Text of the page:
The reference to the River Jordan comes at the very end of this book, when Curzon and Isabel flee and row across the river to New Jersey and freedom. It is only when they reach the other side that Isabel checks Curzon is awake. When he asks her where they are, she replies:
I think we just crossed the River Jordan.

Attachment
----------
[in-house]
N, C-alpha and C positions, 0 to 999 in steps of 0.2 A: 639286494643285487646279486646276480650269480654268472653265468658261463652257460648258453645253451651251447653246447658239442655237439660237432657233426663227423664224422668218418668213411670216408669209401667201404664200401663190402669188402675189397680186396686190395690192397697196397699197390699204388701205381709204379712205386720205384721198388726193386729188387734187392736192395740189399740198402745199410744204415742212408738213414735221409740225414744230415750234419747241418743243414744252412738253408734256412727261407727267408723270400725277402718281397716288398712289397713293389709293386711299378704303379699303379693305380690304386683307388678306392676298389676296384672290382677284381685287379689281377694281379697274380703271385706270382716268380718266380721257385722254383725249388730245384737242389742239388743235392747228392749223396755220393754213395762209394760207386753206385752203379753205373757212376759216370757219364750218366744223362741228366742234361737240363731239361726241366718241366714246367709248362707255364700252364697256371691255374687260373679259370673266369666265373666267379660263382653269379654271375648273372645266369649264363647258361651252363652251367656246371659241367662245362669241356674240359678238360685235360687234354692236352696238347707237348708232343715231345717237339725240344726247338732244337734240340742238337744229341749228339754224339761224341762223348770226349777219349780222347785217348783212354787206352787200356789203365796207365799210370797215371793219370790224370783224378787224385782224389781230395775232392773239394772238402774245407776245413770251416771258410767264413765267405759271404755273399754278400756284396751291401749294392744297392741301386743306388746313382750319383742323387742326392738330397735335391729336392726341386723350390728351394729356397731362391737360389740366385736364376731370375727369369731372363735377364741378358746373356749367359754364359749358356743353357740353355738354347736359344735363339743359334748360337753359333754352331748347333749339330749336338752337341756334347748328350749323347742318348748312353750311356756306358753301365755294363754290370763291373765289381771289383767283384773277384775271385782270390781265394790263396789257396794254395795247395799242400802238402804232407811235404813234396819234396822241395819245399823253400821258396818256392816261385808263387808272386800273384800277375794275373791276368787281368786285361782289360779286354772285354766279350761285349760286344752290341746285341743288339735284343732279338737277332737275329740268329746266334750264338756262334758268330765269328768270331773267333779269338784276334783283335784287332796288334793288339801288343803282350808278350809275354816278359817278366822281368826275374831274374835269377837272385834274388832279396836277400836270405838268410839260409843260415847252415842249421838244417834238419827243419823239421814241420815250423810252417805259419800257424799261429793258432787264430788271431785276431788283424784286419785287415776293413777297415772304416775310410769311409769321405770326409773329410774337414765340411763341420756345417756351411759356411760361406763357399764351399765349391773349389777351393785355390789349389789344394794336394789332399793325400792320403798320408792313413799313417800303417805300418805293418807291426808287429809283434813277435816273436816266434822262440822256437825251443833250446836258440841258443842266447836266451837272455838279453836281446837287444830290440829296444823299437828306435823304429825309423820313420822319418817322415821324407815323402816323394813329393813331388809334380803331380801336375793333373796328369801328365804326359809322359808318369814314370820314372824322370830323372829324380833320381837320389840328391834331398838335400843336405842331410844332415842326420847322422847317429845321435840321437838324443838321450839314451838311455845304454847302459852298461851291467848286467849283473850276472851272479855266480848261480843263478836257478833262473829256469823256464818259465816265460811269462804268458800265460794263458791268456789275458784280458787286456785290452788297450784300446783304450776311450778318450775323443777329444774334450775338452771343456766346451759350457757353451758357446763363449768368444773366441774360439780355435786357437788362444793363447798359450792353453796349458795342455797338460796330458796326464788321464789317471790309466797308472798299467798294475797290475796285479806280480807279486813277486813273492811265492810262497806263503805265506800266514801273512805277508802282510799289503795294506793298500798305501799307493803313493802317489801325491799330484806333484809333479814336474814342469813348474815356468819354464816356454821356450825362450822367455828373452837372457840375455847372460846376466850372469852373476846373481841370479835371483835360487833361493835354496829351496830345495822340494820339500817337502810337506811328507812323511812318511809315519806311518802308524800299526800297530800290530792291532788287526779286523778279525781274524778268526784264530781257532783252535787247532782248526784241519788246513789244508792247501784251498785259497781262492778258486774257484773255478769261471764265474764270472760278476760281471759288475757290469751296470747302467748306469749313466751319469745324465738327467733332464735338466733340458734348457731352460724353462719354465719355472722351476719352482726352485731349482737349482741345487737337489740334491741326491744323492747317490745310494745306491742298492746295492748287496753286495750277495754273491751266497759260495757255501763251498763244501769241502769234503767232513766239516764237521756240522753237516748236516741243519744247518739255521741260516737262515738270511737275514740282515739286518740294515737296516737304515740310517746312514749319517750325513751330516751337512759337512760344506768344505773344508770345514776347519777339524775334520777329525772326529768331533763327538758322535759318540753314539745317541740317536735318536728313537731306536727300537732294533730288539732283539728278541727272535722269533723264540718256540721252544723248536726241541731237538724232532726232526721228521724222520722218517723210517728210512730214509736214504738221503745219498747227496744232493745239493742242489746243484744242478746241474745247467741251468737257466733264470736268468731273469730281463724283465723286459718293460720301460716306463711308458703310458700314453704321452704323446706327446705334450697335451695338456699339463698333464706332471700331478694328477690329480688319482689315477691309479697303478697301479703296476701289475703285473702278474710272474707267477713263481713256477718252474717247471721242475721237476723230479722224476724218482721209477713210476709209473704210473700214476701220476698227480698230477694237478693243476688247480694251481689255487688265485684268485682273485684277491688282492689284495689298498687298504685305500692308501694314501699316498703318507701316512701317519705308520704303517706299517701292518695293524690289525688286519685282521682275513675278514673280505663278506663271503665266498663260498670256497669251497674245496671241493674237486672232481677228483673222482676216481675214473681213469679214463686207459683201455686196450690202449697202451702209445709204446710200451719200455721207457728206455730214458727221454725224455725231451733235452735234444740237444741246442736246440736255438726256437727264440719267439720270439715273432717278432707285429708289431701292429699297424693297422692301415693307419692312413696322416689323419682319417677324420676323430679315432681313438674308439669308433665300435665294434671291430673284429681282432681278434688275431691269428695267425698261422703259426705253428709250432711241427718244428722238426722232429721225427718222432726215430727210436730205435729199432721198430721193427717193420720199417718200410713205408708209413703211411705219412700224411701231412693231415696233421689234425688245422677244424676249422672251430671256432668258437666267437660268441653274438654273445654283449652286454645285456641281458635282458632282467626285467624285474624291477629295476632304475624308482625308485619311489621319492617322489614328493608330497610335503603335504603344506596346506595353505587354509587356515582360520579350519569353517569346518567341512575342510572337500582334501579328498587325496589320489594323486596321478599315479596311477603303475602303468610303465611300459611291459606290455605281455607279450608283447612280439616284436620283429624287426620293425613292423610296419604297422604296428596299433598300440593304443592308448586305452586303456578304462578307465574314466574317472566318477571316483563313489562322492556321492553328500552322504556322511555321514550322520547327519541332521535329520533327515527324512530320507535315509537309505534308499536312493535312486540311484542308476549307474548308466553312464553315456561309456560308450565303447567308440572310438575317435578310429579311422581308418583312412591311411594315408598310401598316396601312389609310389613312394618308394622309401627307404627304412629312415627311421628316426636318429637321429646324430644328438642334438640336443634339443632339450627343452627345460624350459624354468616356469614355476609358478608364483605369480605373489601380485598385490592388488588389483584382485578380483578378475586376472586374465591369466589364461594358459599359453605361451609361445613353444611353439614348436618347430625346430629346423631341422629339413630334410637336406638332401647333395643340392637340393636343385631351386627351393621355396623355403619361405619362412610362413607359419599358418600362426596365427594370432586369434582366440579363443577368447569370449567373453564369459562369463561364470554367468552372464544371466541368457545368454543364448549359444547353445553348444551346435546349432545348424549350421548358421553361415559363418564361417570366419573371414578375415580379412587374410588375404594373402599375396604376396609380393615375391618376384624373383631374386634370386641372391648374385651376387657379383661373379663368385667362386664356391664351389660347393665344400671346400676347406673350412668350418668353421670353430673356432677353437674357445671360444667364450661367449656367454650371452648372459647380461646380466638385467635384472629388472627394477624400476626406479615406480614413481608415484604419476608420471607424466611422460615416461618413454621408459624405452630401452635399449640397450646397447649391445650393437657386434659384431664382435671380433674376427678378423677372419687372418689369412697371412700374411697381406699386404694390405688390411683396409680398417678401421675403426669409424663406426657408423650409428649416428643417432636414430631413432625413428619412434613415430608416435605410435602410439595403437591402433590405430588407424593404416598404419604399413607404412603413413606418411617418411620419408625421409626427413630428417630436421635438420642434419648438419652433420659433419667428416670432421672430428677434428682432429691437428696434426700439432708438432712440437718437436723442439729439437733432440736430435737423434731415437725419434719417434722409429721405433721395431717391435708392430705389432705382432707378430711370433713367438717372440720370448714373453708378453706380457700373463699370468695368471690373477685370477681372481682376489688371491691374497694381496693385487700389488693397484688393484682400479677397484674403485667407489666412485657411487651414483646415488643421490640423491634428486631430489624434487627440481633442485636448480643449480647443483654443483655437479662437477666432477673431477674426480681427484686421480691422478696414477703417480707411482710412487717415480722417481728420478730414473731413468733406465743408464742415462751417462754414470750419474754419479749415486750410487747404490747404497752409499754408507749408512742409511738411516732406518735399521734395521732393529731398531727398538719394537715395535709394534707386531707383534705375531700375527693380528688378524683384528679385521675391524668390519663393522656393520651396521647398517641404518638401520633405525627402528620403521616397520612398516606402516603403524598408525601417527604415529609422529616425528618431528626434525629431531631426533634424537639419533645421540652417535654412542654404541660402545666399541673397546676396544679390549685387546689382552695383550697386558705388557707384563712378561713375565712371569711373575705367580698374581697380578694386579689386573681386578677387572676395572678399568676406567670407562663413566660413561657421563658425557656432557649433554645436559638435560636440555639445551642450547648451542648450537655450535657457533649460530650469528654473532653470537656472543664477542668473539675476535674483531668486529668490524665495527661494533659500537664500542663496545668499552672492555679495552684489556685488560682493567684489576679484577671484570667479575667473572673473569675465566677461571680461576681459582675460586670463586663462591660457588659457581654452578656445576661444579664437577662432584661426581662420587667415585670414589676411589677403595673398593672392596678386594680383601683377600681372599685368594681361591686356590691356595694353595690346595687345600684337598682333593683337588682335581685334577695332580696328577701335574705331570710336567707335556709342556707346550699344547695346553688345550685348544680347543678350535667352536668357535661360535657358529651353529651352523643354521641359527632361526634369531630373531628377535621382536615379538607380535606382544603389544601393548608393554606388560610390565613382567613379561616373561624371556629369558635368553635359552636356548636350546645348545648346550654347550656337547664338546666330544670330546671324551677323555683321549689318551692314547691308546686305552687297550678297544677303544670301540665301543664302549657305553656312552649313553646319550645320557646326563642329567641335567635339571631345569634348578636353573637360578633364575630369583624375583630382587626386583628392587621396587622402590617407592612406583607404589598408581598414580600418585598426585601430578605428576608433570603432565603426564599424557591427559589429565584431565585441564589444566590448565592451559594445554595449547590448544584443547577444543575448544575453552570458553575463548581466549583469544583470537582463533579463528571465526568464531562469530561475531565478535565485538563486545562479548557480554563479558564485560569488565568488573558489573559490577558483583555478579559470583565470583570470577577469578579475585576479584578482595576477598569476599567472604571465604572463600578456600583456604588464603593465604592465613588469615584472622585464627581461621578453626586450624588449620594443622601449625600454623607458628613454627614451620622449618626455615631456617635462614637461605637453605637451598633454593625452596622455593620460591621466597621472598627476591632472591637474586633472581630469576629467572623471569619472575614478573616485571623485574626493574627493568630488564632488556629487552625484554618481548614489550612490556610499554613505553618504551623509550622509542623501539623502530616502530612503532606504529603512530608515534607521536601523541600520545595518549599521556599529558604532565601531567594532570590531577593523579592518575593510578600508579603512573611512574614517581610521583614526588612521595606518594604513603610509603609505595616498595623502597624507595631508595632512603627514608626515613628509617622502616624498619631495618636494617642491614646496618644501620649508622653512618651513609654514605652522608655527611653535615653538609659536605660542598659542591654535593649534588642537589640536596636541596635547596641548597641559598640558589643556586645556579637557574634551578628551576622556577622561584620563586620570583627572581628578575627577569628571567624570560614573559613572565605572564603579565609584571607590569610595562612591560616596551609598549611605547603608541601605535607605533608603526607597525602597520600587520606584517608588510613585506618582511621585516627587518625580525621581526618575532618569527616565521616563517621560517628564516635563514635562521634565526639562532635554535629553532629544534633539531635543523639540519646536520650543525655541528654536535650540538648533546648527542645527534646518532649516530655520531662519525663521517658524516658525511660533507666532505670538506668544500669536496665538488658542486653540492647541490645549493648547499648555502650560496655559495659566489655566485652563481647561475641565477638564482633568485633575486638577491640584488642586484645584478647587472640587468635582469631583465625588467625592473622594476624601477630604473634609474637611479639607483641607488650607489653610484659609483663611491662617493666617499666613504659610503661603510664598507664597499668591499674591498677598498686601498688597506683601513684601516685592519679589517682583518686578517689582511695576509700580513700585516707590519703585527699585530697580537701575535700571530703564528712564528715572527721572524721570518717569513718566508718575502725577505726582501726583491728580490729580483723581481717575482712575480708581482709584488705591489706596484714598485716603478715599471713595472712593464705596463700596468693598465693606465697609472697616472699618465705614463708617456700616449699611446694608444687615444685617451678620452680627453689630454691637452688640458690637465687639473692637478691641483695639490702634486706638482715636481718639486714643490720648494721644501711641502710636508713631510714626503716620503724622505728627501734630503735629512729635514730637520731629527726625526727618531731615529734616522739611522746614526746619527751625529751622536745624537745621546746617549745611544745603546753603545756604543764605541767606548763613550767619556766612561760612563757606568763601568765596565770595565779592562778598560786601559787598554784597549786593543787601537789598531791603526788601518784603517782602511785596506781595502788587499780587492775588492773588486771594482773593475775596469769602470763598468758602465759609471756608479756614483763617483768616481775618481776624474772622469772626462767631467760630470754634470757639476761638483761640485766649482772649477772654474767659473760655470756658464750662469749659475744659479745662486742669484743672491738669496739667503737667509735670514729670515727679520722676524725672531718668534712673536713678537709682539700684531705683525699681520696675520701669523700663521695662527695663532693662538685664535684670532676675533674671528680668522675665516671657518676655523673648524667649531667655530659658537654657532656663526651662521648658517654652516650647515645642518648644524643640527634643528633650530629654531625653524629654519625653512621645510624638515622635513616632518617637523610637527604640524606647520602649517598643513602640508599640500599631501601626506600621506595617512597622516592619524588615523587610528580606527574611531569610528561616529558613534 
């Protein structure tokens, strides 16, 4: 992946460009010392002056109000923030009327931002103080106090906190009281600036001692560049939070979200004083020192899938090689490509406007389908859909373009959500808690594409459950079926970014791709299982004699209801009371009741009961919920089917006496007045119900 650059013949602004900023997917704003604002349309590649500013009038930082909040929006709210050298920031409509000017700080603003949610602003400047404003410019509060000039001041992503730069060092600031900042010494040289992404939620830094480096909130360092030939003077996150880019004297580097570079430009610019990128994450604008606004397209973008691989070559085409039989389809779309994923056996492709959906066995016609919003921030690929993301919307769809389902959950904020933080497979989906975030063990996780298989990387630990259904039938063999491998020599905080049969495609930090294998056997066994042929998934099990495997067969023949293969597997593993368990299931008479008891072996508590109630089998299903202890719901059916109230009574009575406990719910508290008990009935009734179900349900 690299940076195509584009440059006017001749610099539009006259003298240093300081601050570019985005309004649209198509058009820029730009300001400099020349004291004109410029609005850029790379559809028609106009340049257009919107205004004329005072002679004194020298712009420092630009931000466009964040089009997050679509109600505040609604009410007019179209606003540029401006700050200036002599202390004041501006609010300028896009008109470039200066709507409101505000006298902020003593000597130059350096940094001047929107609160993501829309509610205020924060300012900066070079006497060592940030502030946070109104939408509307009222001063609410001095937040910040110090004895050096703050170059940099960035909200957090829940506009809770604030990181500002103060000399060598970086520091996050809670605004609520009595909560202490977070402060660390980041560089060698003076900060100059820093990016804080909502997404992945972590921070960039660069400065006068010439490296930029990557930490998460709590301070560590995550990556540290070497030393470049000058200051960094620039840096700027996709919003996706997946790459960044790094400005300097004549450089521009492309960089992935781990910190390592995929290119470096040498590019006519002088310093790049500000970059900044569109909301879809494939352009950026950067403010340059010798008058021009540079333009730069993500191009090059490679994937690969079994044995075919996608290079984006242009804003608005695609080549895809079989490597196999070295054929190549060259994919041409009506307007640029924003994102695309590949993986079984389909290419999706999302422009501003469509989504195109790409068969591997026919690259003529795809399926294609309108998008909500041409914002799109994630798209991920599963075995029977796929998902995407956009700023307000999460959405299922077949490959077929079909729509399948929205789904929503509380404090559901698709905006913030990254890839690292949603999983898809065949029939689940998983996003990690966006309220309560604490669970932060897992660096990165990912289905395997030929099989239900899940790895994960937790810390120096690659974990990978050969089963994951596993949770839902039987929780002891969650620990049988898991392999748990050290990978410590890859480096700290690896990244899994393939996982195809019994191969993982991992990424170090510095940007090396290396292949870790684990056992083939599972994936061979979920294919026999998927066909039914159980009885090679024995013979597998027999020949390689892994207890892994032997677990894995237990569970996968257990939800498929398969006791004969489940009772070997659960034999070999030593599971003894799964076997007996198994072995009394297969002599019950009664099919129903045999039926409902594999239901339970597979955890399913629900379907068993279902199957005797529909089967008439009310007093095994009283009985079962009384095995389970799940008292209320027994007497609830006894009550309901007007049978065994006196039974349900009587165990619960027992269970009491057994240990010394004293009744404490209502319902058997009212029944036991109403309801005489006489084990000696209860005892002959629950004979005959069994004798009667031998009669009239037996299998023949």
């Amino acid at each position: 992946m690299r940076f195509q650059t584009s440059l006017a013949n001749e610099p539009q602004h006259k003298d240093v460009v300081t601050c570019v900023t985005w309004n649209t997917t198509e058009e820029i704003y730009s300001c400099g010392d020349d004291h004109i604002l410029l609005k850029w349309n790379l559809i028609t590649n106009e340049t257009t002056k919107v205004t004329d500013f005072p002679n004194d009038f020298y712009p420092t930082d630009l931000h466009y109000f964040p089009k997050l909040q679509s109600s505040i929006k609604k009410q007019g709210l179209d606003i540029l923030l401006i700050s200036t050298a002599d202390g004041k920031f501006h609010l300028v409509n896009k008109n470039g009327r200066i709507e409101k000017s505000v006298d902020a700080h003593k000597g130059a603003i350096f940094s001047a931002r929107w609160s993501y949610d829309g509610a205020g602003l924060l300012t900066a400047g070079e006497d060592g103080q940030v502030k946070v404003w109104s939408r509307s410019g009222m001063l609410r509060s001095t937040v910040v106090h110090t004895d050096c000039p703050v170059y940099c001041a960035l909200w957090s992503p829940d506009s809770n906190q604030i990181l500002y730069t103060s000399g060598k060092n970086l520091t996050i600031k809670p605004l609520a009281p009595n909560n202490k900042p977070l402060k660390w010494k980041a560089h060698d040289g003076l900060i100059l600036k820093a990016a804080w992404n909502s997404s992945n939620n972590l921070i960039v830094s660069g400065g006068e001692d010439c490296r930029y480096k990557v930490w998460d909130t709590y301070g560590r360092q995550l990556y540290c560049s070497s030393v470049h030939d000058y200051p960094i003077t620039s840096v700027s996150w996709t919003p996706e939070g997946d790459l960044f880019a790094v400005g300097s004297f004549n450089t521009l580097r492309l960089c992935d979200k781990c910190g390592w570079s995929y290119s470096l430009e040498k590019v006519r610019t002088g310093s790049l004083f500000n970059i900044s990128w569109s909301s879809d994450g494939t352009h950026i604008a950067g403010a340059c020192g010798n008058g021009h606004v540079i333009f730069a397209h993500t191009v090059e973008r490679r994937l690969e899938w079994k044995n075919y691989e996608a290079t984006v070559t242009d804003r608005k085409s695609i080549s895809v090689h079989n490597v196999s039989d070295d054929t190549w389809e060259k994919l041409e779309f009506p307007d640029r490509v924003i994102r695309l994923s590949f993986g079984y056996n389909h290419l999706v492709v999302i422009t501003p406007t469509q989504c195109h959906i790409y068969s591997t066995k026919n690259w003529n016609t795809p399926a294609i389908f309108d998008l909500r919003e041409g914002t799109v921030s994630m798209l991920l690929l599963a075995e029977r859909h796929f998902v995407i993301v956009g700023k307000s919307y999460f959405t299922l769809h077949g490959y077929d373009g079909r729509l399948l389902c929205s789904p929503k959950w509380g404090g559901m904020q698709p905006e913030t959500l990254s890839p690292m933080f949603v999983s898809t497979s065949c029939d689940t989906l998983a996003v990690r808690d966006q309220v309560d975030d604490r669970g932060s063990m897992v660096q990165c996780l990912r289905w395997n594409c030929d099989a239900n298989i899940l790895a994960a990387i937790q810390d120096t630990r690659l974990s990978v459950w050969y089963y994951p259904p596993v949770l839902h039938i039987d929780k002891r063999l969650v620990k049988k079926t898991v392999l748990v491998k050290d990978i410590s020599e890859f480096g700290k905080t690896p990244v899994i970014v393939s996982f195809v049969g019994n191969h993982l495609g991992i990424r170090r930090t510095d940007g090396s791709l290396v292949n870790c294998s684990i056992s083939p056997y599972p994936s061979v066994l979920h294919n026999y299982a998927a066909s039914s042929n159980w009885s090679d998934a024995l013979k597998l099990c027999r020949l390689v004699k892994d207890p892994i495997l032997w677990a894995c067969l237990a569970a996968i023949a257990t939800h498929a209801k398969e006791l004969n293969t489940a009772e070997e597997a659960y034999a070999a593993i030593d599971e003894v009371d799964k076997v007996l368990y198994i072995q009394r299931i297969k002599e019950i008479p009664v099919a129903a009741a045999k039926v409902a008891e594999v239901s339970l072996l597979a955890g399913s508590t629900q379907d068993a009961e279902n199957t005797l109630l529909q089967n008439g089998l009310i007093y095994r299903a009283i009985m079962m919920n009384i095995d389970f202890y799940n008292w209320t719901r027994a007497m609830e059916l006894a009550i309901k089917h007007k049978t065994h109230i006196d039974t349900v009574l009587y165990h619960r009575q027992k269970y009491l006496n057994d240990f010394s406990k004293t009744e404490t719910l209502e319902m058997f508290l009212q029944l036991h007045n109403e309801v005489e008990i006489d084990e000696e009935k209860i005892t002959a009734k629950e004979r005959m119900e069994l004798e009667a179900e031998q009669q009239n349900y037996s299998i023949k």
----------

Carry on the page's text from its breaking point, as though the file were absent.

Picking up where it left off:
This is a Biblical allusion to the journey of the Hebrews out of Egypt and to the Promised Land. The last section of their journey was crossing the River Jordan. Isabel therefore uses this allusion to refer to the way that, having crossed the river and reached New Jersey, which is a state where slaves are free, they have themselves metaphorically reached freedom. Their daring escape attempt has been successful, and they are able to now look for Ruth and hopefully live free lives.